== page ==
This could actually be retitled, “ONE lesson I learned from painting my kitchen,” with the post shortened to one line, “Don’t even think about it.”

However, you’ll want your money’s worth, so here are my eight painful lessons:

1. Estimate a time and triple it. It’s not the actual painting that takes the time. It’s the preparation, the sanding, vacuuming, cleaning, covering, taping, etc. The ratio of prep time to painting time is probably about 10:1. About the same for preparation and preaching.

2. Know your limits. I did quite well using the paint roller on the wide kitchen walls. I should have stayed with that rather than taking on the facings and window frames as well. As in painting, if you bite off more than you can chew in preaching, you can mess up a lot of the good work you’ve already done.

3. Clean up mess immediately. It’s so hard to stop and clean up drips and sprays when slapping on the paint. But delay means drying, and drying means chisels instead of tissues. Preaching mistakes are best corrected and cleaned up immediately rather than have worse problems to deal with later.

4. When you are getting angry and frustrated, stop. Anger does not improve painting or preaching.

5. Don’t take shortcuts. Spray painting seemed such a timesaver. But despite wearing a face mask I ended up not only with a white nose, but white nose hairs and nostrils too. I dread to think what my lungs look like. My kids favorite proverb on Saturday night was, “A hoary head is a crown of glory.” If you don’t want to wash your hair with turps, stick with good old-fashioned paint brushes. Similarly, not every modern promise of faster and easier sermons beats tried, tested, and trusted methods.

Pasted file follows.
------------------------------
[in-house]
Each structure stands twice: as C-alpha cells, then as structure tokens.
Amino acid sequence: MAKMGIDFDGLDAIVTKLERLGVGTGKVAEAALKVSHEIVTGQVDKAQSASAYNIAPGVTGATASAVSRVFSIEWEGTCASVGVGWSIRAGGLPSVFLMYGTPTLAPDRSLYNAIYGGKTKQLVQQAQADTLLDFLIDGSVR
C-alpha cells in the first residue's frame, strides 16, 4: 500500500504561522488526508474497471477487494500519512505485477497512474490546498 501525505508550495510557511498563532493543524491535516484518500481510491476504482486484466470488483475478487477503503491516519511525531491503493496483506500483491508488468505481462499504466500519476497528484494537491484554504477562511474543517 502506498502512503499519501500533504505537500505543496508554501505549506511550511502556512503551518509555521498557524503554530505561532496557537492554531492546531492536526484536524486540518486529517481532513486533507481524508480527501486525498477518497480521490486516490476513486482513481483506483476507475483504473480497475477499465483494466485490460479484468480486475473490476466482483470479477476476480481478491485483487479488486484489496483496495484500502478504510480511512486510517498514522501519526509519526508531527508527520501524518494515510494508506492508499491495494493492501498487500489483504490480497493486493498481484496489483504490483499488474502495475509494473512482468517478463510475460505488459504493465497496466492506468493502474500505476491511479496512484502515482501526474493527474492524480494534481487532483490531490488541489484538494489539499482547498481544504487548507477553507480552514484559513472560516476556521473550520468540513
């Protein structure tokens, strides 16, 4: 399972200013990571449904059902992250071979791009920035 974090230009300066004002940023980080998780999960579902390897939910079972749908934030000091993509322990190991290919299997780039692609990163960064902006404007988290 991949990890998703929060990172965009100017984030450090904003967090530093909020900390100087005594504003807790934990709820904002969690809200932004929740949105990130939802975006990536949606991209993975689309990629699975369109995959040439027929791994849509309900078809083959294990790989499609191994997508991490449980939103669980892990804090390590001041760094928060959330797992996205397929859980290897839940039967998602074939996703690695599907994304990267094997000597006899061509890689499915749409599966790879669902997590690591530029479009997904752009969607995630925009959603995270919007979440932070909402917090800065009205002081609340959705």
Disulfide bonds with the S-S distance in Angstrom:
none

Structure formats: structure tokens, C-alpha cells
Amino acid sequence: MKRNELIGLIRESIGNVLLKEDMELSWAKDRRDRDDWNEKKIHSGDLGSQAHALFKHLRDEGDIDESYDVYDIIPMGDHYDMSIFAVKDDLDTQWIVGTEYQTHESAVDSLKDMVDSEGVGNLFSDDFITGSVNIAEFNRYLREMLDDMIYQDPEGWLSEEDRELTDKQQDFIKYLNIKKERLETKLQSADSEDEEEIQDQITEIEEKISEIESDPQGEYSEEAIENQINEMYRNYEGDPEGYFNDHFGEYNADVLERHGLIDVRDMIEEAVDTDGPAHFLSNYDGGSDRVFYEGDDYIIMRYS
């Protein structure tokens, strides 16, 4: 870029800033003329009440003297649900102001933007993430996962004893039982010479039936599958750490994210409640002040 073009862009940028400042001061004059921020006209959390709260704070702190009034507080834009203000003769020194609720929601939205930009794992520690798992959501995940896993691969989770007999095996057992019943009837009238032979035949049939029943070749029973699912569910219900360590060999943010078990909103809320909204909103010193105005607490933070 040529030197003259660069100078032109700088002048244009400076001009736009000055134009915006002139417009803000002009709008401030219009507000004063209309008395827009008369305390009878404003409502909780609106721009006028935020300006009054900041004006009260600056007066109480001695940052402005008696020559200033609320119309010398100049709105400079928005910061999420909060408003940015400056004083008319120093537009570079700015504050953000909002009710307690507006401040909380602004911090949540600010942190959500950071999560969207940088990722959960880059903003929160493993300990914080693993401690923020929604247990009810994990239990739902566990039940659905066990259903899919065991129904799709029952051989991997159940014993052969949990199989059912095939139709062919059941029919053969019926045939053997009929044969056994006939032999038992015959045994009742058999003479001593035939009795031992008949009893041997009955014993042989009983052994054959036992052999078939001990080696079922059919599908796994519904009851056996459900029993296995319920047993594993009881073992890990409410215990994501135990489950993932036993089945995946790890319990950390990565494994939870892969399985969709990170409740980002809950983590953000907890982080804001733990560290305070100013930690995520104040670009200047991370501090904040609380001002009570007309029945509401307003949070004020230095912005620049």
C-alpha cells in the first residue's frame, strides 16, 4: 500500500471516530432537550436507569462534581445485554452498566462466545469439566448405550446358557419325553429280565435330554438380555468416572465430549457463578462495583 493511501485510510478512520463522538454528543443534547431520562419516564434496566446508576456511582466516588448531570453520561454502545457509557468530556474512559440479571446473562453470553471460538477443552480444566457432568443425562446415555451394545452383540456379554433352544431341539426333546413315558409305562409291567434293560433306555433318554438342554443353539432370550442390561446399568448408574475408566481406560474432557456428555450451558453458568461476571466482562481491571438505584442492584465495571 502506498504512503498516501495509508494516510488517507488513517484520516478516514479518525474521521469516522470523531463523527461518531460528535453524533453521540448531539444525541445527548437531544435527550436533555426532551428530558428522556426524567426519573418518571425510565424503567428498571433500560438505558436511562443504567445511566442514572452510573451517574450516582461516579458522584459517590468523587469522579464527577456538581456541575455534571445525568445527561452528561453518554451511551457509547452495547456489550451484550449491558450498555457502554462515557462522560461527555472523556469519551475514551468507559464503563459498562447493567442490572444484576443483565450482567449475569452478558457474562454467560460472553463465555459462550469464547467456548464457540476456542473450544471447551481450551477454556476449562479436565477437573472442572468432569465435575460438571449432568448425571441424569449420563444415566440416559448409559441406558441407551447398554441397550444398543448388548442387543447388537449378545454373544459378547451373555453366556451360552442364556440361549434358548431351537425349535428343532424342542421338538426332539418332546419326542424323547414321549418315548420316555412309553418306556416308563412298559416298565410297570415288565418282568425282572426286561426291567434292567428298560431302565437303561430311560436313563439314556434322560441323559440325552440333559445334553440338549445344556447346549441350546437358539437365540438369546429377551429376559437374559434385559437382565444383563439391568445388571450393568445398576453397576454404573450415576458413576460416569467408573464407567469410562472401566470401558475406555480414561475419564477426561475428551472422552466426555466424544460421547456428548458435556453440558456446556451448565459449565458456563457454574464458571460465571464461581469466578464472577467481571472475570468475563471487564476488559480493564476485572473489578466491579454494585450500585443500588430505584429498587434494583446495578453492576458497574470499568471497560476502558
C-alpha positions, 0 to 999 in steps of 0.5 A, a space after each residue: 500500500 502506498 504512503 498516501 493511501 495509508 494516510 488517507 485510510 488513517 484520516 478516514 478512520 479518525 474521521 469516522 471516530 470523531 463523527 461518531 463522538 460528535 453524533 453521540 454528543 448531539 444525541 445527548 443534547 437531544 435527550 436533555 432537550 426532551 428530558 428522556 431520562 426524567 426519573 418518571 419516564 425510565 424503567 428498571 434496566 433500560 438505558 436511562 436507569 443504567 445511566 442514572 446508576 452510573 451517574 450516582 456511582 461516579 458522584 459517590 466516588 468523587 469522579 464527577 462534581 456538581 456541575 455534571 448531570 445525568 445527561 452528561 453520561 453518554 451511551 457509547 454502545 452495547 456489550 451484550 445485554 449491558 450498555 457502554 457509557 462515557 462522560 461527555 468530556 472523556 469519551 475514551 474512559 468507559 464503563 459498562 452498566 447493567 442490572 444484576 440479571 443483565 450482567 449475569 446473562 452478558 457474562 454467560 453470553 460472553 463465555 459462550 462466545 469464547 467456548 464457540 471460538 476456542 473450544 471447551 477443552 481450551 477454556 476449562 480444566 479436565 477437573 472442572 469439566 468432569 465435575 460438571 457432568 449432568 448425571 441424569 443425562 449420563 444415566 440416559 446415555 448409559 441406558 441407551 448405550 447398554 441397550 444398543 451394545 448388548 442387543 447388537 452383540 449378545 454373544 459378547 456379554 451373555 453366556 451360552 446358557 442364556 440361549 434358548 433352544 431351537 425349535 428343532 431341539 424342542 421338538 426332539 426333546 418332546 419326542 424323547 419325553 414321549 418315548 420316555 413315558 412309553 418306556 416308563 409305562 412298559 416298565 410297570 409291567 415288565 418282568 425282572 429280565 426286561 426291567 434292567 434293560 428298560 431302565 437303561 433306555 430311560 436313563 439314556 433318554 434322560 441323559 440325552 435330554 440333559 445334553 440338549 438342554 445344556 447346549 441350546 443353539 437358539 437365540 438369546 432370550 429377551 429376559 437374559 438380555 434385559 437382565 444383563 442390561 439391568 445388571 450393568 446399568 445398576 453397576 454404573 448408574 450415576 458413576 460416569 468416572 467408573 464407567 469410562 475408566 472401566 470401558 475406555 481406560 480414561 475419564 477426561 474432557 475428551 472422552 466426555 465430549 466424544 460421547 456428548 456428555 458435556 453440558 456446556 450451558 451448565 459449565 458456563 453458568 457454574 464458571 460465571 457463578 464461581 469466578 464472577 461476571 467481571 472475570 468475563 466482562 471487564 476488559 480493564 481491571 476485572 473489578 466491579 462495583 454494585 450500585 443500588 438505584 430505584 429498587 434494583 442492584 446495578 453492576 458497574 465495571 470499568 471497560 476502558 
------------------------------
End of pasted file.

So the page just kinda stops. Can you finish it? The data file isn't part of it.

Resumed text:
6. Don’t spread the work over multiple days. A couple of concentrated periods of time produce far better results than catching the odd 30 mins here and there.

7. Your wife is not always your best critic. Sometimes she sees you are so crushed by the DIY disaster, that love takes over and she assures you that really are the next Leonardo Da Vinci. Ditto some sermons.

8. Stick to your calling. Just as I don’t want a painter as my preacher, I shouldn’t ask a preacher to paint my kitchen.

  • Wesley

    Continue to be helped and grown by your posts/videos re: preaching.
    many thanks -

  • Rick

    Well, you have helped me immensely. I now have several reasons not to do my own painting anymore. I just hope I do not hear that I am a better painter than preacher.

  • Kim Shay

    Oh my, that picture made me laugh out loud! My husband is a far superior painter than I am. I am so thankful that he does a good job. I’m more of the “hurry up and get this job done” kind of painter.

  • se7en

    Love this post!!! Full of truth and wisdom… and that is possibly the most hysterical photograph of all time!!!